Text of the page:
The recent resolutions by the UN General Assembly and the UN's Human Rights Council, condemning "defamation of religion", constitute just one such threat to freedom of speech. To its credit, Australia has consistently voted against such resolutions, but there is no guarantee that future governments will take a similar attitude. Combine this with the recent attempts at the level of the NSW government to "get" Bill Henson on fatuous charges of child pornography, plus some of the more draconian features of the existing censorship regime in this country, plus existing religious vilification laws, PLUS, of course, the Conroy proposals to censor the Internet ... and I submit that the power of governments to abridge freedom of speech must be reined in, one way or another. Ideally, the constitutional limits of government power to abridge freedom of speech should be brought more closely into line with what applies in the United States, where many attempts to abridge free speech have actually been struck down - not least, the outrageous Communications Decency Act (see Reno v. American Civil Liberties Union 521 US 844 (1997)).
This is a proper role for constitutional law and for judicial review: establishing and enforcing the limits within which government power is to be exercised. As long as they stay within those limits, the actions of the legislature and executive are proper matters for everyday political debate, but there should be no presumption that the powers of legislatures should be unlimited in the way traditionally ascribed to the English parliament. Good government is limited government.
It would be unrealistic to think that we can obtain new constitutionally-entrenched limits on government power from the current exercise by the National Human Rights Consultation Committee. The terms of reference of the Review don't allow this as an outcome, and in any event it is inconceivable that a referendum would obtain political support or have any prospect of electoral success.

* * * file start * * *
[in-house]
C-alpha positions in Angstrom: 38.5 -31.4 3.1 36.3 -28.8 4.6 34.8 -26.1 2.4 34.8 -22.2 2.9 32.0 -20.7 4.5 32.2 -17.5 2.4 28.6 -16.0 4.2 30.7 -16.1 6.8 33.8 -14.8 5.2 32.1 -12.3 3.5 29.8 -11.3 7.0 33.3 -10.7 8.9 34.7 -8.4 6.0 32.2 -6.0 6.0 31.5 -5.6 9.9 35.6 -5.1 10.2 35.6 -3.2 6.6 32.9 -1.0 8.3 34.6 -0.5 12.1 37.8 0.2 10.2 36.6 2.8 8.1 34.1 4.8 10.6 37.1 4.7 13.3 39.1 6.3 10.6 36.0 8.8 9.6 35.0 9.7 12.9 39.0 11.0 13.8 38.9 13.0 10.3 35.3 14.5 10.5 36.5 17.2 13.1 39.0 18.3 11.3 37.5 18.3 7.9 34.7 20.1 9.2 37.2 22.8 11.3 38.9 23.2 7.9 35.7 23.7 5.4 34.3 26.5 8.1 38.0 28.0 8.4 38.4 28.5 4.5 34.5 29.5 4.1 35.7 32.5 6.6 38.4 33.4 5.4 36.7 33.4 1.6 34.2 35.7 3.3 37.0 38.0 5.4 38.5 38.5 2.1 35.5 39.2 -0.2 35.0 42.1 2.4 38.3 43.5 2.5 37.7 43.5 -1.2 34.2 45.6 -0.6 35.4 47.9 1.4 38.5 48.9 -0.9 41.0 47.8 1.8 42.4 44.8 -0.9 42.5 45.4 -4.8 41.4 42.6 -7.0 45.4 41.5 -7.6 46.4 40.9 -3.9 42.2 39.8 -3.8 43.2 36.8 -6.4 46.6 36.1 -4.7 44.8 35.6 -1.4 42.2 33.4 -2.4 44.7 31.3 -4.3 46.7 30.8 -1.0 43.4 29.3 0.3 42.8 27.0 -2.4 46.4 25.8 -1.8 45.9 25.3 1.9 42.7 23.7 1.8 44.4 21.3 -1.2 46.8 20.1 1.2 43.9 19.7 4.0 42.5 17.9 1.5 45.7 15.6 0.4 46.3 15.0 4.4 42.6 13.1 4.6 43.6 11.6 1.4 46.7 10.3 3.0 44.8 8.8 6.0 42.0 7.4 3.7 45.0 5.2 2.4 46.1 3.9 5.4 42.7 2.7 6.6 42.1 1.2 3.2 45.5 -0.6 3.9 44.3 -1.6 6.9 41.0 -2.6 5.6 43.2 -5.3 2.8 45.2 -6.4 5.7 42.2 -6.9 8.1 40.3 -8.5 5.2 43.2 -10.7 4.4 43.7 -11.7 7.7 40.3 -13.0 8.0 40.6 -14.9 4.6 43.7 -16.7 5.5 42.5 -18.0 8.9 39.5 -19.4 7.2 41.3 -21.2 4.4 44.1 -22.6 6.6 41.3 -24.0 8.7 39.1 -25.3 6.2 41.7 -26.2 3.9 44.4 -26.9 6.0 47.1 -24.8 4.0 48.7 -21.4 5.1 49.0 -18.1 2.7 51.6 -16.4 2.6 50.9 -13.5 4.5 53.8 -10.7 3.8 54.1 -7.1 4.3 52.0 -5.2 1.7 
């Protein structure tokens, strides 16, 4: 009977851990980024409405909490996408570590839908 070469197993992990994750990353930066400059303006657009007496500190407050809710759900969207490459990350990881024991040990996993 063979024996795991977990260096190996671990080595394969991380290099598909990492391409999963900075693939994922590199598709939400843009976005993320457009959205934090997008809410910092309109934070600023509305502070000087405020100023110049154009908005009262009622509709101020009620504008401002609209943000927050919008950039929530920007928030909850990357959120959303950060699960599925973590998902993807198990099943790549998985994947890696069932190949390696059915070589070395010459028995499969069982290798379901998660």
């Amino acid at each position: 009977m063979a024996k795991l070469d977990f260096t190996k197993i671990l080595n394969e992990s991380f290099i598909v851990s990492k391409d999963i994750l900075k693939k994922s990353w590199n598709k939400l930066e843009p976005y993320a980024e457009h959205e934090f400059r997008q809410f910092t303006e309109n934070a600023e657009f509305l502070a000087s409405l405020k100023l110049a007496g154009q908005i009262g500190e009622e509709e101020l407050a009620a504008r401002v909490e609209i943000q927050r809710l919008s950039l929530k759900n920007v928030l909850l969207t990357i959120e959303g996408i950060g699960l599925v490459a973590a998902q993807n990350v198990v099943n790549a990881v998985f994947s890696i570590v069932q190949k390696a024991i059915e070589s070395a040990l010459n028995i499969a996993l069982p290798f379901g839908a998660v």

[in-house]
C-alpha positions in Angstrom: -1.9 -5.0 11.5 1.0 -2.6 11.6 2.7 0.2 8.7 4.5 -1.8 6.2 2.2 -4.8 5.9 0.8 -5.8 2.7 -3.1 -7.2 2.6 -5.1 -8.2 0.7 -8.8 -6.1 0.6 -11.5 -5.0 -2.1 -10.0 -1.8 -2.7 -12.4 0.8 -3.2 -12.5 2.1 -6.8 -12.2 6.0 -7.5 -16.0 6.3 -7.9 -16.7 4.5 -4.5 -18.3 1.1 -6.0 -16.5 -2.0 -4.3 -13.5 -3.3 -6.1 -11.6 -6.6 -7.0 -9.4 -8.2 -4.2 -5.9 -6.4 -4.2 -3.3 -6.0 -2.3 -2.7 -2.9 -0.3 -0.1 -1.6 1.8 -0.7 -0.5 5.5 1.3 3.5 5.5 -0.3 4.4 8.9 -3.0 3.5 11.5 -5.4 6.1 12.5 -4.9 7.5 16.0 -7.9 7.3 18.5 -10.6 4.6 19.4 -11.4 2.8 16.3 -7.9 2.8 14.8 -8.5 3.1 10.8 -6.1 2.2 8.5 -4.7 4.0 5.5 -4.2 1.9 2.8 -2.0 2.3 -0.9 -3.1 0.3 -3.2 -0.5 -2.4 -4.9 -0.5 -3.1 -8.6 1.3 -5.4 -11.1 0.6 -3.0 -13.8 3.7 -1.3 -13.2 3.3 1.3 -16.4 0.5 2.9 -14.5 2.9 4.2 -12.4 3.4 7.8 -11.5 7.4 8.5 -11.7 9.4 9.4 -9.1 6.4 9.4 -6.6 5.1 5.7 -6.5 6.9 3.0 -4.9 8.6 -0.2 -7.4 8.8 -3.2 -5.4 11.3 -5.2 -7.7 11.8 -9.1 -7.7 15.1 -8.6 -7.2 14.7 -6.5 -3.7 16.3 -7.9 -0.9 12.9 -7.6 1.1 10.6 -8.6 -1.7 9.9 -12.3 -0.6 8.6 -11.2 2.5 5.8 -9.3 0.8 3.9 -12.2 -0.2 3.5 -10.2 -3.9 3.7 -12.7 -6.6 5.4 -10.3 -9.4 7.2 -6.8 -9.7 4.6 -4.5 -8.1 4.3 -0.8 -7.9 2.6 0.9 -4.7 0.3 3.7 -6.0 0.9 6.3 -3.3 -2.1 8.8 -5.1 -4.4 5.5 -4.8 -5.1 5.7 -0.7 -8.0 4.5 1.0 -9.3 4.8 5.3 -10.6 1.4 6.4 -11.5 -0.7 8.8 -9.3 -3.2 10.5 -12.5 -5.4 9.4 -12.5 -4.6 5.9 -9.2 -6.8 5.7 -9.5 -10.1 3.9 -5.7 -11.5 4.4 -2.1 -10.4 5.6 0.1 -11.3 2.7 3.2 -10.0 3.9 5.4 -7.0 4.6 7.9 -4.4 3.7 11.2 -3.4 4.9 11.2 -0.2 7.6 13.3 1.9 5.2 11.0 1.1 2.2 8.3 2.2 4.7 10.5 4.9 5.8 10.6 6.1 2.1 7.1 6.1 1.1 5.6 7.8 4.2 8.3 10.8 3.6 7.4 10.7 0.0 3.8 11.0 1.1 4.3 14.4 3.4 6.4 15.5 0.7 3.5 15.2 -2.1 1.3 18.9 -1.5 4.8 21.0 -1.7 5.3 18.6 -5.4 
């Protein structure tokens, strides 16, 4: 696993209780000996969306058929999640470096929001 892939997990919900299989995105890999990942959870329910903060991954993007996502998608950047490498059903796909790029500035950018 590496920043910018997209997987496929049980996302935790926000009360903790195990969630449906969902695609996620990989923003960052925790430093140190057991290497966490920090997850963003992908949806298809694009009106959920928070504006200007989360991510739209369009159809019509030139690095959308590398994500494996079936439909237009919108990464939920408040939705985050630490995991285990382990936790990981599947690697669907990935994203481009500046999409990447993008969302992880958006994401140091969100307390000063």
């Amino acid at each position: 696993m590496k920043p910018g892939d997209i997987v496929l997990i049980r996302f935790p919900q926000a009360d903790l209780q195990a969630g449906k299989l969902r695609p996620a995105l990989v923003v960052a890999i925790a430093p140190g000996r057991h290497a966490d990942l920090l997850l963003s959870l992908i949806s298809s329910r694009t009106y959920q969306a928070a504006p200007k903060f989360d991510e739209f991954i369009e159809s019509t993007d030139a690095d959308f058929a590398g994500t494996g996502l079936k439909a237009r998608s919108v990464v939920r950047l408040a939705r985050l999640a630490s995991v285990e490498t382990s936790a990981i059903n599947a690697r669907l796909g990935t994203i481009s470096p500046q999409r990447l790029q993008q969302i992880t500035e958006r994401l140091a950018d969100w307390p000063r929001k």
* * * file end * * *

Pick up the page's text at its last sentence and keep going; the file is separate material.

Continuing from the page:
Nonetheless, issues to do with freedom of speech, fundamental political freedoms in general, and the appropriate limits of government power over citizens should not be forgotten in this debate. I urge that we all make at least some noise about these issues while there is an available forum. At the moment, there's a lot of anger in the Australian community about encroachments on freedom of speech in particular; let's express this wherever we can, and not allow the issue to be marginalised in the current debate over human rights and consitutional arrangements.
With all the above in mind, I've offered an article proposal to ALR, so we'll see what response I get. Whatever comes of that, if anything, I urge all my Australian readers to raise these issues loudly with the Consultation Committee itself.
Remember that Father Frank Brennan, the Jesuit priest who heads up the Committee, has made clear on the public record that he is not a strong supporter of freedom of speech. He is lukewarm about the issue at best; in his 1998 book on a bill of rights for Australia, he is sometimes quite dismissive of this fundamental liberal freedom. Free speech is an issue that is likely to be buried, this time round, unless a lot of noise is made.
If that happens, don't expect your protests to be taken seriously by the government next time it attempts to reduce your fundamental freedoms.